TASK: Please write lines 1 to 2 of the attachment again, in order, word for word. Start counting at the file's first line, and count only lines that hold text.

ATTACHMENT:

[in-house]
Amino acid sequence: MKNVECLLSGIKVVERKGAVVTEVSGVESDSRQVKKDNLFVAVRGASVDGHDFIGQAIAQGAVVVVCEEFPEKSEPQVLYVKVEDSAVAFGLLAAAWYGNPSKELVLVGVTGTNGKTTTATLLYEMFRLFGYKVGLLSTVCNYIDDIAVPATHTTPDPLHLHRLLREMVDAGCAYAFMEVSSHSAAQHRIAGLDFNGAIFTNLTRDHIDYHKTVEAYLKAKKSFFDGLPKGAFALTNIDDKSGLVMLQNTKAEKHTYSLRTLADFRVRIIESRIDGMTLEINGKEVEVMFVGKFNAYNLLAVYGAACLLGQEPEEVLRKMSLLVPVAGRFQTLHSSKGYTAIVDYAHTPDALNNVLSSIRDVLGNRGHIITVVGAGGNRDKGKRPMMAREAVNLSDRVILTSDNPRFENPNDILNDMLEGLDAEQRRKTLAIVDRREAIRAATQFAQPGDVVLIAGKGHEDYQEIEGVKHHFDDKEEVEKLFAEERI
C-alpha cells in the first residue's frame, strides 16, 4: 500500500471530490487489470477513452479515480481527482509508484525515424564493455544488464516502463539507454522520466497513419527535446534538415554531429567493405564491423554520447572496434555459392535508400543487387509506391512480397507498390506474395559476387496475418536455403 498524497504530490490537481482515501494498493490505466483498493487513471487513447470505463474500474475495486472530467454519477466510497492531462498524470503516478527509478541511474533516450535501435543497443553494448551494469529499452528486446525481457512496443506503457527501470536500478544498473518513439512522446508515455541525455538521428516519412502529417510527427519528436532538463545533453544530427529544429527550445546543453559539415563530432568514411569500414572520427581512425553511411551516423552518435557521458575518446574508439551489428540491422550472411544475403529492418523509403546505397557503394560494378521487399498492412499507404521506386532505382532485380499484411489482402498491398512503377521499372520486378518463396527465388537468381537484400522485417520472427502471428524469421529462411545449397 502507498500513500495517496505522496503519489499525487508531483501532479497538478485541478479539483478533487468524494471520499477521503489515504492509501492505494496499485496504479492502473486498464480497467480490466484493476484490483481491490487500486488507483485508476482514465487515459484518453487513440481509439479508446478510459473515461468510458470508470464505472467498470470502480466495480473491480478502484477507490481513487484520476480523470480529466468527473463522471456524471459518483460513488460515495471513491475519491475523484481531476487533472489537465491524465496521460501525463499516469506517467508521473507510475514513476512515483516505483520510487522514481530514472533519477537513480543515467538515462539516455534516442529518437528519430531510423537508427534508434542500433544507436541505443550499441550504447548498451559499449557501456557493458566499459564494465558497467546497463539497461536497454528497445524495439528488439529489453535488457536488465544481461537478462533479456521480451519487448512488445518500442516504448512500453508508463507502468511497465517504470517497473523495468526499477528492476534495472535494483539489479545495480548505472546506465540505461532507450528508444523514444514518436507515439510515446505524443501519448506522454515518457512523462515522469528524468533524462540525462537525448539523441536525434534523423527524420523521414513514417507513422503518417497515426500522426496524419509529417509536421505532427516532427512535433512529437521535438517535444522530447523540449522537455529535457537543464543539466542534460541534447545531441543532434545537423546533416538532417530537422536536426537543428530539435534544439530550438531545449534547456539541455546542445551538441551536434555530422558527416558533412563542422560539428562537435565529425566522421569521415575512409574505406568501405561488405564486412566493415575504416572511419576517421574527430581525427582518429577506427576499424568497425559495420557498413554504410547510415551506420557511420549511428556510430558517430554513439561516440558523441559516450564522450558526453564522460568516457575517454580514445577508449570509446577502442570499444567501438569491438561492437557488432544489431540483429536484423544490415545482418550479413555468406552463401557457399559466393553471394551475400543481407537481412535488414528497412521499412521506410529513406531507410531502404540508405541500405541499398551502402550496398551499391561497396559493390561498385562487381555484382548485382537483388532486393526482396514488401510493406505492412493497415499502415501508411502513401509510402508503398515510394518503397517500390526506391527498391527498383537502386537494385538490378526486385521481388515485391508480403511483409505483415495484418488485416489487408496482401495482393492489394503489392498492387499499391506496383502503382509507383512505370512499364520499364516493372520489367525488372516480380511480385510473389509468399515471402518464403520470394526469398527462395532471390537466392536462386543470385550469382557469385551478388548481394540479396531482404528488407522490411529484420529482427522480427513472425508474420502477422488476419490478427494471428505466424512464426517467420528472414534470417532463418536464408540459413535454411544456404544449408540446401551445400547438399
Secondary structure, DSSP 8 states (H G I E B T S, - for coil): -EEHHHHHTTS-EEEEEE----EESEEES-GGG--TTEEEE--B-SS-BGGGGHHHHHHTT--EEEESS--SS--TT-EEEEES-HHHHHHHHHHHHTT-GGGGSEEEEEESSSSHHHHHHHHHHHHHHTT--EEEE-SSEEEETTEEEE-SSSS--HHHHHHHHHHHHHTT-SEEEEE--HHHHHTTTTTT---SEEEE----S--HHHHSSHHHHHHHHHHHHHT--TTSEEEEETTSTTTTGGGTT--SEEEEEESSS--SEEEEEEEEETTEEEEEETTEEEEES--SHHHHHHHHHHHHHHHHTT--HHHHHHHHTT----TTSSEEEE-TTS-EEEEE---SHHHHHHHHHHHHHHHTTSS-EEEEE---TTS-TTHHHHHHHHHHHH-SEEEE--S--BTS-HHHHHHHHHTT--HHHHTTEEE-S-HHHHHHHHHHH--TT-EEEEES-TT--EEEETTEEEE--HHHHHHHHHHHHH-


[in-house]
Amino acid sequence: MKNVECLLSGIKVVERKGAVVTEVSGVESDSRQVKKDNLFVAVRGASVDGHDFIGQAIAQGAVVVVCEEFPEKSEPQVLYVKVEDSAVAFGLLAAAWYGNPSKELVLVGVTGTNGKTTTATLLYEMFRLFGYKVGLLSTVCNYIDDIAVPATHTTPDPLHLHRLLREMVDAGCAYAFMEVSSHSAAQHRIAGLDFNGAIFTNLTRDHIDYHKTVEAYLKAKKSFFDGLPKGAFALTNIDDKSGLVMLQNTKAEKHTYSLRTLADFRVRIIESRIDGMTLEINGKEVEVMFVGKFNAYNLLAVYGAACLLGQEPEEVLRKMSLLVPVAGRFQTLHSSKGYTAIVDYAHTPDALNNVLSSIRDVLGNRGHIITVVGAGGNRDKGKRPMMAREAVNLSDRVILTSDNPRFENPNDILNDMLEGLDAEQRRKTLAIVDRREAIRAATQFAQPGDVVLIAGKGHEDYQEIEGVKHHFDDKEEVEKLFAEERI